9. People – your replies reflect exactly why they don’t allow you to bring your own alcohol!! It is not about you and your wants and needs, it is about the safety of passengers and crew and about having control of a plane that is in the air and far from any outside help. It is the responsibility of the crew to make sure the passengers have a safe and pleasant flight, and many of those passengers may be small children. If you can’t follow simple rules then maybe you should stay home, because remember it is not ” all about you”!!!! I empathize with the flight flight crew having to deal with people like some who have posted here – the ones that admit they do it all the time and have only been caught a few times. It is sad you cannot go a few hours without an alcoholic drink. And to the person who asks “do other countries have this rule?” – get out of America and learn about the world – YES -ALL COUNTRIES HAVE THIS RULE!!!! Good for you SOUTHWEST – one of my favourite airlines!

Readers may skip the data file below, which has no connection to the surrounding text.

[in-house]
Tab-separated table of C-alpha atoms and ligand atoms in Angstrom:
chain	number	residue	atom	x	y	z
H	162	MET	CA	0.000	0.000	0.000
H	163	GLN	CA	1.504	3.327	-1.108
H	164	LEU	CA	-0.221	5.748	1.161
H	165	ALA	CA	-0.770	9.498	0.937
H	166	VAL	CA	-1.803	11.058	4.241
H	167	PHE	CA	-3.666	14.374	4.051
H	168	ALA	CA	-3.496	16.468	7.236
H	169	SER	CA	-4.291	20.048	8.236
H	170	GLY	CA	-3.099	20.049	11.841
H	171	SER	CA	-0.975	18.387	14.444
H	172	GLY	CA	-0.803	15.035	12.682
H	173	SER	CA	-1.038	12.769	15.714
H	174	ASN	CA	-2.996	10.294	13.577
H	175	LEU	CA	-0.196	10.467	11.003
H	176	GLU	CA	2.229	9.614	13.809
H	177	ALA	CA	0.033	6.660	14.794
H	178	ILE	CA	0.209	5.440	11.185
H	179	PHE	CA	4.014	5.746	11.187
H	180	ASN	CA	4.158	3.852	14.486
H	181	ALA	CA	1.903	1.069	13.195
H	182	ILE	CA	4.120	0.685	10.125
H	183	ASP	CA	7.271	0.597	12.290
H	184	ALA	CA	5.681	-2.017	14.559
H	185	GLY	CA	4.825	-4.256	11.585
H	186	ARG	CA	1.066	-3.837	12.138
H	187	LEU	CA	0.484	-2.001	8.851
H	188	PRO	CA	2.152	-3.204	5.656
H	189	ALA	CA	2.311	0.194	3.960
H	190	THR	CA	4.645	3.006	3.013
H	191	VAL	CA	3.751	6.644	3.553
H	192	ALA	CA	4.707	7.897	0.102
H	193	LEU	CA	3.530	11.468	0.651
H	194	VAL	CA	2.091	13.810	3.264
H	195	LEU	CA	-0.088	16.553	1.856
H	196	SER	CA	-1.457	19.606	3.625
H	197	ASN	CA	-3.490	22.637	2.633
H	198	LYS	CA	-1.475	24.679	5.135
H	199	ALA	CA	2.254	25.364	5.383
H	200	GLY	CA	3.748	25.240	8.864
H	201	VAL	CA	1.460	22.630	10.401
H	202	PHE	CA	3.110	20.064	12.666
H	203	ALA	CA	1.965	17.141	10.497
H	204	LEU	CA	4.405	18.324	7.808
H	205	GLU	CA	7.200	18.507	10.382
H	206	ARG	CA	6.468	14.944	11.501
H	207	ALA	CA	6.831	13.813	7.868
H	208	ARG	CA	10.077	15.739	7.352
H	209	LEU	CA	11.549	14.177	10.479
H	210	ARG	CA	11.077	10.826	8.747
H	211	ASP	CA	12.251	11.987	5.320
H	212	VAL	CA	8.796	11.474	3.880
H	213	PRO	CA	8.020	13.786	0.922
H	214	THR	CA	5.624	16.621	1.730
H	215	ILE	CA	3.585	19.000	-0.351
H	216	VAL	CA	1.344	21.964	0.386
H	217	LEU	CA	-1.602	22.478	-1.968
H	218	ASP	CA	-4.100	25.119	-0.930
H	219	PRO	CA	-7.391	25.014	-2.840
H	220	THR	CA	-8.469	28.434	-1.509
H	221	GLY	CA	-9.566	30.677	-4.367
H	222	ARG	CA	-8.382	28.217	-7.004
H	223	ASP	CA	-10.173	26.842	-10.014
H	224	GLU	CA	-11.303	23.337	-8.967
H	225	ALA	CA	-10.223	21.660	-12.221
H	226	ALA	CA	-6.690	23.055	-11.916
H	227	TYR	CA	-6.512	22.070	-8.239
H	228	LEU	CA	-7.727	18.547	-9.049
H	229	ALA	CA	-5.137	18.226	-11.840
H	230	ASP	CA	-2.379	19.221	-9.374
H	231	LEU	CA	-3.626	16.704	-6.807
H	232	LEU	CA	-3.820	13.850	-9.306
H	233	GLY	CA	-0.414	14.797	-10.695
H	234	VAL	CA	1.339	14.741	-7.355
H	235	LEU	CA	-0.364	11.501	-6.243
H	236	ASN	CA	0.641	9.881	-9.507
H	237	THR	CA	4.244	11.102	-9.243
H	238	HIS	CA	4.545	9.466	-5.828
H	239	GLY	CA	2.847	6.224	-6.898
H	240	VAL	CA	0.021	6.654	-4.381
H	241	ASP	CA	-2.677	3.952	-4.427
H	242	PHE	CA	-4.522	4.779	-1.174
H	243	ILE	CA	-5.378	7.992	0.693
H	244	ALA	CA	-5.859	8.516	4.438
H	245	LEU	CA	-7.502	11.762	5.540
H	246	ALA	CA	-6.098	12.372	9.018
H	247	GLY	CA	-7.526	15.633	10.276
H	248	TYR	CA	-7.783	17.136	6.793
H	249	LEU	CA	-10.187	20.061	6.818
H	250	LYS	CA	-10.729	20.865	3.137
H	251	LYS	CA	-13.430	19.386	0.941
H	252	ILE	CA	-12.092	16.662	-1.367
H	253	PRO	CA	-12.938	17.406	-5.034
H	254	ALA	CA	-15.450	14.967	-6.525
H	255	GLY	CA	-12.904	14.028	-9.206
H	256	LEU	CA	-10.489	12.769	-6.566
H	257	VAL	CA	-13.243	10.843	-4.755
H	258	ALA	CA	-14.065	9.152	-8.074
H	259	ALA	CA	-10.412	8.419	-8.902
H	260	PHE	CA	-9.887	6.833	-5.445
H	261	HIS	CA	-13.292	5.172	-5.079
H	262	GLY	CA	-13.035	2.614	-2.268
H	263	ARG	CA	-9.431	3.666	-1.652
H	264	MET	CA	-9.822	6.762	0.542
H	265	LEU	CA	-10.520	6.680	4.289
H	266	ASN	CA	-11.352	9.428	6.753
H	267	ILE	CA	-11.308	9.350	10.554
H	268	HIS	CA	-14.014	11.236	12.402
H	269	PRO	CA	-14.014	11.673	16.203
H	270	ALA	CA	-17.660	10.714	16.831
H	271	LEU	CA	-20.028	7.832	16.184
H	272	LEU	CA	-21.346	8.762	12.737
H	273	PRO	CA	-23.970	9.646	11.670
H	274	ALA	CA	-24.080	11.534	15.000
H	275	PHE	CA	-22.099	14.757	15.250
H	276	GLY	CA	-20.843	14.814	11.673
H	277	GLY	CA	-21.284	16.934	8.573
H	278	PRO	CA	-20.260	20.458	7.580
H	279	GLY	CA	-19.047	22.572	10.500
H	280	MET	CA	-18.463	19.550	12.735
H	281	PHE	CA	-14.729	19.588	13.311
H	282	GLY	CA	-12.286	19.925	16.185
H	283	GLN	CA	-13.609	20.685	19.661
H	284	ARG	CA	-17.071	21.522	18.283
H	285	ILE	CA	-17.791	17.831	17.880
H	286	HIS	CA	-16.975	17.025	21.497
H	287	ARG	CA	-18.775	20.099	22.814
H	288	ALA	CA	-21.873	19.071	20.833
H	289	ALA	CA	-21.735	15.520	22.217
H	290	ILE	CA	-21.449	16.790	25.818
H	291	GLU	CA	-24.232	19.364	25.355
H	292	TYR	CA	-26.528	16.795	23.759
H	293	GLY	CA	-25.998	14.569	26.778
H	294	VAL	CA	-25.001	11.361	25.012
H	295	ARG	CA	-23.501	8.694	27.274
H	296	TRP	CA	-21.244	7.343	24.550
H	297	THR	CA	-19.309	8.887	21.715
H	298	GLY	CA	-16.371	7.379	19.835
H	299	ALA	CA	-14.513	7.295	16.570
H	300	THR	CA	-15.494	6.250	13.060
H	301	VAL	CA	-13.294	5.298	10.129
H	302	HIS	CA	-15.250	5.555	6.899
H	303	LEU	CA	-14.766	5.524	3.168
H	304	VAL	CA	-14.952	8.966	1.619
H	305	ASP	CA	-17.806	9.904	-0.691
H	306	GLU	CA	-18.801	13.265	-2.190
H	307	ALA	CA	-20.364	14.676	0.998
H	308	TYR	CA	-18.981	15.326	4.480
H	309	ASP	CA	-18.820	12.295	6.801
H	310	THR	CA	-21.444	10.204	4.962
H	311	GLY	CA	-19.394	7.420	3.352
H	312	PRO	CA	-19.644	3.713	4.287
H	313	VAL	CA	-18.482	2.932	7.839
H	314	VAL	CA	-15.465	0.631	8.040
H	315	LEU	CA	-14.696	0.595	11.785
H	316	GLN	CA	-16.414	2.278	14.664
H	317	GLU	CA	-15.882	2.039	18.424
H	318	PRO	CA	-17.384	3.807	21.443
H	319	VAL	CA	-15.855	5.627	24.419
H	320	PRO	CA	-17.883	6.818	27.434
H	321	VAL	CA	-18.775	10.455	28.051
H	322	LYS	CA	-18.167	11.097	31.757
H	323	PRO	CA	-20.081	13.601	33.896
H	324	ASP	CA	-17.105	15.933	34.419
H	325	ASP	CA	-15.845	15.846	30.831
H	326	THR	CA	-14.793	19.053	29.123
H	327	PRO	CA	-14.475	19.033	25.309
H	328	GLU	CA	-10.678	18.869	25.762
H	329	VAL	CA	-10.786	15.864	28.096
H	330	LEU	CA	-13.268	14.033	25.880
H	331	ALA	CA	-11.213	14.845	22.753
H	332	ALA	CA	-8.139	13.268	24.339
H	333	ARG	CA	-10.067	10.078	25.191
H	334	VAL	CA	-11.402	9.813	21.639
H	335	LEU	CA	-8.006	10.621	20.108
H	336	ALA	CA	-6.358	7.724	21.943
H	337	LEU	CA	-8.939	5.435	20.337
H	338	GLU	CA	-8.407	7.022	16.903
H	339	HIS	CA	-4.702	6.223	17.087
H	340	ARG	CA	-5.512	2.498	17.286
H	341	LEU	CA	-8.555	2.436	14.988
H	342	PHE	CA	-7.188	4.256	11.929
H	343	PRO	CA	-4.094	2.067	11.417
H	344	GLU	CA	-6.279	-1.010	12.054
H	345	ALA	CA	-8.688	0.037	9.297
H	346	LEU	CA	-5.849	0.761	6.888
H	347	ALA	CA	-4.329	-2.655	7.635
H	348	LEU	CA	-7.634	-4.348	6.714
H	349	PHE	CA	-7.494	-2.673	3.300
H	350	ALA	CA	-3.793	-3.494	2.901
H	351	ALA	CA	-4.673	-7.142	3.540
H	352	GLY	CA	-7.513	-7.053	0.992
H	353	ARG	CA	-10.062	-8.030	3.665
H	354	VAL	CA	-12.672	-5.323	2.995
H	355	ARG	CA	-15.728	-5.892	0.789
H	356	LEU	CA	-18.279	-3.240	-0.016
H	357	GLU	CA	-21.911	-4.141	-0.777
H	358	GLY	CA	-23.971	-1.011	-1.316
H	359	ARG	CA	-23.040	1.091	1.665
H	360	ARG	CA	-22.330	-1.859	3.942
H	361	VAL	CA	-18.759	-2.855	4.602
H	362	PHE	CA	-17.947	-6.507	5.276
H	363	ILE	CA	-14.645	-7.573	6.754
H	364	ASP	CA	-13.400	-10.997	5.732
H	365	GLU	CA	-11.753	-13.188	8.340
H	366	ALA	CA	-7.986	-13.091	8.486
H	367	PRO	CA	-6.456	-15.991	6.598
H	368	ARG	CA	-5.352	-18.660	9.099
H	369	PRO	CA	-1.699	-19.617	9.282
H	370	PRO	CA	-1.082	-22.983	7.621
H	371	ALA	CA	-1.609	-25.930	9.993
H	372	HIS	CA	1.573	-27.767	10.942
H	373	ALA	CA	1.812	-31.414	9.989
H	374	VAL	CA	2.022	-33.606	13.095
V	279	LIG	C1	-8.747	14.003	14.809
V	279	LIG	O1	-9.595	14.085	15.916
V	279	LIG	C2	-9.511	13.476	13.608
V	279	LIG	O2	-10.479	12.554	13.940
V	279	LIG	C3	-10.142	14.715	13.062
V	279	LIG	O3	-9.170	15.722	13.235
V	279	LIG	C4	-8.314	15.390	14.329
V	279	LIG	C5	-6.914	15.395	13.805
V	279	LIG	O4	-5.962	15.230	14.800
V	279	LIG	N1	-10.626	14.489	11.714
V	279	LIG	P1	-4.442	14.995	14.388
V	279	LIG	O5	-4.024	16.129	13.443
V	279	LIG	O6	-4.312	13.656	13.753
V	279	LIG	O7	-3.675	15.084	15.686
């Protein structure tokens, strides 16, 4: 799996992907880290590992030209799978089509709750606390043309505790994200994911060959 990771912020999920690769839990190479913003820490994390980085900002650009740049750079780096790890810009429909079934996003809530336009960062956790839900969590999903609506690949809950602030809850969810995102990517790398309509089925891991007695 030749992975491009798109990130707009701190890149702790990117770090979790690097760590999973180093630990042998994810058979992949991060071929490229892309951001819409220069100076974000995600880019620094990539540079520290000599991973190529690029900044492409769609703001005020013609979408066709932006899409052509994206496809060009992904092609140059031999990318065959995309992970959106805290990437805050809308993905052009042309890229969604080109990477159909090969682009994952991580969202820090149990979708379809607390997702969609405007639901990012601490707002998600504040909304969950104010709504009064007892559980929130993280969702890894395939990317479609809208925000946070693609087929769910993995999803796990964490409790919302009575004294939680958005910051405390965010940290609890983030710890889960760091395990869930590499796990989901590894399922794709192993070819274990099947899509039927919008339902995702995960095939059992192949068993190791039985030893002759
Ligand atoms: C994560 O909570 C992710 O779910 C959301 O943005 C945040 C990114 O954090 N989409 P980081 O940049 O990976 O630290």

10. FA are required to monitor passenger alcohol consumption they don’t know if you’re passed out if you’re having a medical issue or are just drunk if u you are serving yourself your own alcohol. That’s why it doesnt matter if you bring your own hamburger but you can’t bring your own vodka – genius. The rule has nothing to do with sales. That’s why you can’t take your own alcohol into a bar either. If you serve alcohol you must monitor customers consumption.

  11. PatBB: alcohol is not included in the price of a ticket. Your ticket is to cover flying you from Point A to Point B. I never understand why people complain about paying extra for things like food and drink on an airplane, but not when they buy a train or bus ticket.

  12. @GaryLeff,